Davines launched This is a Dry Wax Finishing Spray on Jan. 24. The texturiser promises a flexible hold, and comes with its own fragrance grid: “Vanilla and vetiver base notes mixed beautifully with notes of sweet orange blossom, soft florals and powdery heliotropes.” Pre-Ouai, it would be surprising that a hair product would lean so far into its scent profile. But Jen Atkin’s signature sniffs really changed that game, as evidenced by Beachwaver. On Jan. 21, the brand famous for its curling irons introduced its first-ever fragrance trio: Polynesian Pink Sugar, Bondi Beach Day and Bali Beach Night. Let’s see where this trend goes.

On Jan. 23, Loewe released Solo Vulcan and Agua Drop eau de parfums. Both are infused with the Loewe Accord, “a unique new note based on Labdanum, the aromatic oil that is extracted from the rockrose (cistus ladanifer), a wildflower that’s native to Spain’s rocky, rural terrain.” These fragrances will sell out regardless, because: Loewe. But it’s nice to see the label honour its Spanish heritage through fragrance, even as creative director Jonathan Anderson brings a decidedly London eye to the whole glorious enterprise.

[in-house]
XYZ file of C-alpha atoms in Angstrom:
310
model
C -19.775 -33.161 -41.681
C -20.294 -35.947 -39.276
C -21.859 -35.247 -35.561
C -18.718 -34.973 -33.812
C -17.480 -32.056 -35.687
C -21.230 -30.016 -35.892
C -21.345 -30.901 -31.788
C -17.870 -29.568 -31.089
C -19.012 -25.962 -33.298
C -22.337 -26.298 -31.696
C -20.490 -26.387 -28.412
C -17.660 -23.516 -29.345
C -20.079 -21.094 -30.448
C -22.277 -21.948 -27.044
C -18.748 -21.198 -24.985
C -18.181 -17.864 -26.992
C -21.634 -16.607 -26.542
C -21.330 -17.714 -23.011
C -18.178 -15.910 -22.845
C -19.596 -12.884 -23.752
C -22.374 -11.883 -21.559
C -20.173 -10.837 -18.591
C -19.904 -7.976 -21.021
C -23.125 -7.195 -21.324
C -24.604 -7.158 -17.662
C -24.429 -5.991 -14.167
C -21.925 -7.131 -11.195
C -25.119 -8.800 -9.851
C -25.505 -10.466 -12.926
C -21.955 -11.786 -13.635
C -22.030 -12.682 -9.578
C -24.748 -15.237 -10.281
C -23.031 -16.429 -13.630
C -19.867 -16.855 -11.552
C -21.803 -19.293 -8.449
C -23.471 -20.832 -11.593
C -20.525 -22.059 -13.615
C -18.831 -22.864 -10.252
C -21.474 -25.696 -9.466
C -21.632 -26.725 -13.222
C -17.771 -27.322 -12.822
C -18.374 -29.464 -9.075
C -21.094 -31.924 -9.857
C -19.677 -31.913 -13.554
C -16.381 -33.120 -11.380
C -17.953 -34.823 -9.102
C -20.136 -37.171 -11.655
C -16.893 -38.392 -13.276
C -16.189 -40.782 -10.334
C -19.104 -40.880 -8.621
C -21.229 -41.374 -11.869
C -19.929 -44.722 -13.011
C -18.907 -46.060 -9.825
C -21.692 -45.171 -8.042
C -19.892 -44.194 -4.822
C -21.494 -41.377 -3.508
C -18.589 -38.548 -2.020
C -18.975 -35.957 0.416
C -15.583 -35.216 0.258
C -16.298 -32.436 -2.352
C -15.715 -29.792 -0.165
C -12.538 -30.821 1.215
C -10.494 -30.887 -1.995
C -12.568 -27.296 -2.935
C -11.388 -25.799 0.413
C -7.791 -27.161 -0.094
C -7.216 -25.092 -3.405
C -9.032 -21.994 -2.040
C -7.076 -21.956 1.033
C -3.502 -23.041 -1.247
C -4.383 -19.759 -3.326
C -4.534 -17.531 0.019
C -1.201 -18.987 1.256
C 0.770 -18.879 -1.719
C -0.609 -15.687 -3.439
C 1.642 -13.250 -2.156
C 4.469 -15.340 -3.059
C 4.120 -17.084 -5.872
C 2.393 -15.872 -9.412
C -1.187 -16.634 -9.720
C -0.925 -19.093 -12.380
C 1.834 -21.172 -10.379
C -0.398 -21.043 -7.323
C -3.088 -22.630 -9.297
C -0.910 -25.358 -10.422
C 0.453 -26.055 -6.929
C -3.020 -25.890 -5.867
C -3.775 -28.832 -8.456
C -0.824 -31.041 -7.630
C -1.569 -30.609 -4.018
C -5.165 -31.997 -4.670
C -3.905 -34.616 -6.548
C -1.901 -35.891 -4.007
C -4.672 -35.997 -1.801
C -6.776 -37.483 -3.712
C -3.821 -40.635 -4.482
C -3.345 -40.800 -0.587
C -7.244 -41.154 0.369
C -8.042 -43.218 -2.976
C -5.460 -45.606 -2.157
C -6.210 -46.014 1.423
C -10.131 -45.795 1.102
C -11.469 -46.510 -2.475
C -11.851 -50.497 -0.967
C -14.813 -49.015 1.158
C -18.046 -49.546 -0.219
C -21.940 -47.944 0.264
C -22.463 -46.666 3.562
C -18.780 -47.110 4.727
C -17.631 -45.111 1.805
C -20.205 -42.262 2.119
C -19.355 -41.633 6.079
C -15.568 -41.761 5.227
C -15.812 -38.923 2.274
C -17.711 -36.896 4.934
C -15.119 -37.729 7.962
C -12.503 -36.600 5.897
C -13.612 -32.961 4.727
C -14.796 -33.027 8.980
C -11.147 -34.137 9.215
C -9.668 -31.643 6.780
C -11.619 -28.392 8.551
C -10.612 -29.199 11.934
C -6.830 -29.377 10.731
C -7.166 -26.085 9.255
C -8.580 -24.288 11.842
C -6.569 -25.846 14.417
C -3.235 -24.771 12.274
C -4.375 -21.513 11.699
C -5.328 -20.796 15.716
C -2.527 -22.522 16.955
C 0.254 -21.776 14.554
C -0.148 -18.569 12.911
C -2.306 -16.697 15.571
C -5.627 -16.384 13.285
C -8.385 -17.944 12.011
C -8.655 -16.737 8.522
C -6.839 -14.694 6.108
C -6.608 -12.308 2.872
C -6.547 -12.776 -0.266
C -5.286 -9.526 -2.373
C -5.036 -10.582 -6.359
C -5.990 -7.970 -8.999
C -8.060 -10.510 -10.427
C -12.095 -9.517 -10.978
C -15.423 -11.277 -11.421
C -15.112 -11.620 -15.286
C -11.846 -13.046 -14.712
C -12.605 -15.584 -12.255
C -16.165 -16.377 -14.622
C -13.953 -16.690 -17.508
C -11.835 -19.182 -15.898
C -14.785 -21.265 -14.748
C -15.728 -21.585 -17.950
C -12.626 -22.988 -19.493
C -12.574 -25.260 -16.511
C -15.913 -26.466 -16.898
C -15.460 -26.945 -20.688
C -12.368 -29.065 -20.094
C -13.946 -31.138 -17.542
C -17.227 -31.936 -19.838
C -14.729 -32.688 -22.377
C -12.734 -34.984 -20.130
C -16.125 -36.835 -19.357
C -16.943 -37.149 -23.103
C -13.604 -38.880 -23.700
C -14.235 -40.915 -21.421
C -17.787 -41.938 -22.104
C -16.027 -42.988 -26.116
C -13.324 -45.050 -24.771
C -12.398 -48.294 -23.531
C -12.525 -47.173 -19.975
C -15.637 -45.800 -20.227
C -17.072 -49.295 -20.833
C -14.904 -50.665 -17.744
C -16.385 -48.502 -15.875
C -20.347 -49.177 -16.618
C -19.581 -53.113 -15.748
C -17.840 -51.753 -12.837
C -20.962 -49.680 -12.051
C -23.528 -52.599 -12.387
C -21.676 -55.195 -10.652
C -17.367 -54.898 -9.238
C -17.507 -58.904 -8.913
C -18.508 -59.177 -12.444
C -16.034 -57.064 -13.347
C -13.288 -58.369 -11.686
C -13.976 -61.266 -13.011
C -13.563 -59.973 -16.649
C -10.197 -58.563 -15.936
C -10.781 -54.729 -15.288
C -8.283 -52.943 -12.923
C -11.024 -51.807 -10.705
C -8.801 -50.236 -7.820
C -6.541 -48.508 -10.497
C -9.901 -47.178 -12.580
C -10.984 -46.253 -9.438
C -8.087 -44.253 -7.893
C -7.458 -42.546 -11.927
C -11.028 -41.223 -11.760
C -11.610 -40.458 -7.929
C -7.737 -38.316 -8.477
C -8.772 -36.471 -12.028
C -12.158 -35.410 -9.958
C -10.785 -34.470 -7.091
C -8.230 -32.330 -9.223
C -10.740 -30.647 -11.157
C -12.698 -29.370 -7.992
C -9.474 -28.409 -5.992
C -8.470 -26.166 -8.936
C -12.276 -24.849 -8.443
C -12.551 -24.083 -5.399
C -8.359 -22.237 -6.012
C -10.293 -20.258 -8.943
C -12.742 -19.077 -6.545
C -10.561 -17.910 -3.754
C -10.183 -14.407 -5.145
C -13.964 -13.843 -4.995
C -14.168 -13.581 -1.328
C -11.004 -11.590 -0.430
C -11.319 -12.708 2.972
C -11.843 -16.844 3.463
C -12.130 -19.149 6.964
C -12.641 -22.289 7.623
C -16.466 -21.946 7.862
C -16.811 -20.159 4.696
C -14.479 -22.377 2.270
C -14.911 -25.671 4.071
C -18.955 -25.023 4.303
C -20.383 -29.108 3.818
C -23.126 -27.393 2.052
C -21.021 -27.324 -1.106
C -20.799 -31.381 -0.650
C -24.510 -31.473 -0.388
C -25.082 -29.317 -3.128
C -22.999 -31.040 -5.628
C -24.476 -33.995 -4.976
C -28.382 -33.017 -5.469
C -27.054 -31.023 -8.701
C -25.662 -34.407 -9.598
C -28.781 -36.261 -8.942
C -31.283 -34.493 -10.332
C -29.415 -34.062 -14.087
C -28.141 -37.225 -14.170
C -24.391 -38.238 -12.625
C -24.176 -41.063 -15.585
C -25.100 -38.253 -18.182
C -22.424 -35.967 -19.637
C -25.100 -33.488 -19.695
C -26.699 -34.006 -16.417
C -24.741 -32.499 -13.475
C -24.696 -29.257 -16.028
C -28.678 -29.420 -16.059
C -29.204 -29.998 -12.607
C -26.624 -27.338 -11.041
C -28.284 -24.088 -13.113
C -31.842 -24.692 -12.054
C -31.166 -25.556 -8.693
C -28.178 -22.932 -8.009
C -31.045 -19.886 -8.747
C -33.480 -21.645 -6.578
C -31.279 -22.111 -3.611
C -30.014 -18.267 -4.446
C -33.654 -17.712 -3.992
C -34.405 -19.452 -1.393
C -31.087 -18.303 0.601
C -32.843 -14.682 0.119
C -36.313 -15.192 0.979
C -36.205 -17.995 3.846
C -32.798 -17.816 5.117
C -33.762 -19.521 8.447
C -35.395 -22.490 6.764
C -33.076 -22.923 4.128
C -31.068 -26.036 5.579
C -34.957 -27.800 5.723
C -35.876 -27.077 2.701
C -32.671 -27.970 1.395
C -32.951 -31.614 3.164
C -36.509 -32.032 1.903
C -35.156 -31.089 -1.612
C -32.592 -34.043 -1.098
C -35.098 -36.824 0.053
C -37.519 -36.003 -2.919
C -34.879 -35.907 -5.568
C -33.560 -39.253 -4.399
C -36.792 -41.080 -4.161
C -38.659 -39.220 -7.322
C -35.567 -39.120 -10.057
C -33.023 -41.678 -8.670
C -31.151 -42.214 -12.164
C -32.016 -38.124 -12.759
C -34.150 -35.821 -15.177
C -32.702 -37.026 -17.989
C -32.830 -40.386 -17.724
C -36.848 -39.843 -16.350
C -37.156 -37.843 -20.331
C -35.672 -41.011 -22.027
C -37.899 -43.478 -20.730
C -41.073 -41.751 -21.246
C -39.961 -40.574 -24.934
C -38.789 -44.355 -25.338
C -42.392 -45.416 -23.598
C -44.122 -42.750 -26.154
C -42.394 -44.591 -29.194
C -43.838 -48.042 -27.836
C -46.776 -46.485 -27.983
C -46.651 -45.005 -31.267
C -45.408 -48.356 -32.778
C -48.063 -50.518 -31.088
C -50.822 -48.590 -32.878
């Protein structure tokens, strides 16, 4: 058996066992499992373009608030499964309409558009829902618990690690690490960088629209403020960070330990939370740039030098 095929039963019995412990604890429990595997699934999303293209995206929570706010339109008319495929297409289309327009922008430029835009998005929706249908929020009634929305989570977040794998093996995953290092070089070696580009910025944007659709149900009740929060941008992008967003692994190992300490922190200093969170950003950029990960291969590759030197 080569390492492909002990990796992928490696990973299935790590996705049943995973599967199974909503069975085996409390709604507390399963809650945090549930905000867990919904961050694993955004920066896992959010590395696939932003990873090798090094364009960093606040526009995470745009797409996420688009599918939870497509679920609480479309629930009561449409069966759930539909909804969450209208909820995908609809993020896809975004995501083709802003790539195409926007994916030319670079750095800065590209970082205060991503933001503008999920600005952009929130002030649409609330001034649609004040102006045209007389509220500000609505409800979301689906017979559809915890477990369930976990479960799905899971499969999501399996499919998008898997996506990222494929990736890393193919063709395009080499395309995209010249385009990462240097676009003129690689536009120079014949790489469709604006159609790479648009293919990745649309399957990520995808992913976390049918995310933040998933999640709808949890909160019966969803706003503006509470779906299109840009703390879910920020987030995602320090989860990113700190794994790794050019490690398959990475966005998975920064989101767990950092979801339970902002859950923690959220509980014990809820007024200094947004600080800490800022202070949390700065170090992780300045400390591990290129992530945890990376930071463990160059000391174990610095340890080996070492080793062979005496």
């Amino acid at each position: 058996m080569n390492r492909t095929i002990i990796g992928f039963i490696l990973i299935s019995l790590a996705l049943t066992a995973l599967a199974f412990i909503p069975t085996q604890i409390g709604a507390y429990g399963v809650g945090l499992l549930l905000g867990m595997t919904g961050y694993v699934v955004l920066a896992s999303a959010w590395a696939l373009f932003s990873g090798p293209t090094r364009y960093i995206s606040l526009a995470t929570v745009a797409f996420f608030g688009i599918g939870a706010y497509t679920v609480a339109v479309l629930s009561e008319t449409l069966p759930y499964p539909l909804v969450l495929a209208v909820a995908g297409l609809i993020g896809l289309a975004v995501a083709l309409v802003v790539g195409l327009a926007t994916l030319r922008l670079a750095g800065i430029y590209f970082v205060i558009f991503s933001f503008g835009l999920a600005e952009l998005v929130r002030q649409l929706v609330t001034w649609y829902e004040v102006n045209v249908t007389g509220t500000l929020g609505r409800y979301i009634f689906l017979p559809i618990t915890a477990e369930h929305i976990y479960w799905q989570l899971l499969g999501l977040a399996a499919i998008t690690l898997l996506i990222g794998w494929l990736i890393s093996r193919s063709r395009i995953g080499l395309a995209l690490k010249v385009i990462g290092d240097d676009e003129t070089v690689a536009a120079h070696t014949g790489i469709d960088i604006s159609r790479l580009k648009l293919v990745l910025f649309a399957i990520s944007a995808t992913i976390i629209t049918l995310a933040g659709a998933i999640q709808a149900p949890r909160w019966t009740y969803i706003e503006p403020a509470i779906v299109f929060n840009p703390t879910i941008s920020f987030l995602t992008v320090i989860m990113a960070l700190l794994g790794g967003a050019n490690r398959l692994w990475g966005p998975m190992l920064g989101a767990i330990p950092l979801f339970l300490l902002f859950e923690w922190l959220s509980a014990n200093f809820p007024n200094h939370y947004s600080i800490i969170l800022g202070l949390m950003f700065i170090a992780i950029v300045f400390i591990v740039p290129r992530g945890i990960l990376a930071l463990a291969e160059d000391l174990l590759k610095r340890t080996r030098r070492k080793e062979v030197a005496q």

Miu Miu’s doing this cute thing where it has introduced mix-and-match fragrance bottles, so you can spray your new (Jan. 22) Lost in Grace scent from your own little fashion doodad. Also: The brand’s fragrance model looks so much like Julia Stiles, I, now, demand Julia Stiles also model for Miu Miu. “10 Things I Hate About You” turns 25 this year, after all. (Please do not make it a Broadway musical.)


Rhode’s new cleanser has such loud buzz, I even got a press release from the jewellery label Notte letting me know their earrings were featured in the beauty brand’s Instagram campaign. In photos, they’re overshadowed by a gigantic tube of Rhode Pineapple Refresh, but okay. Cute.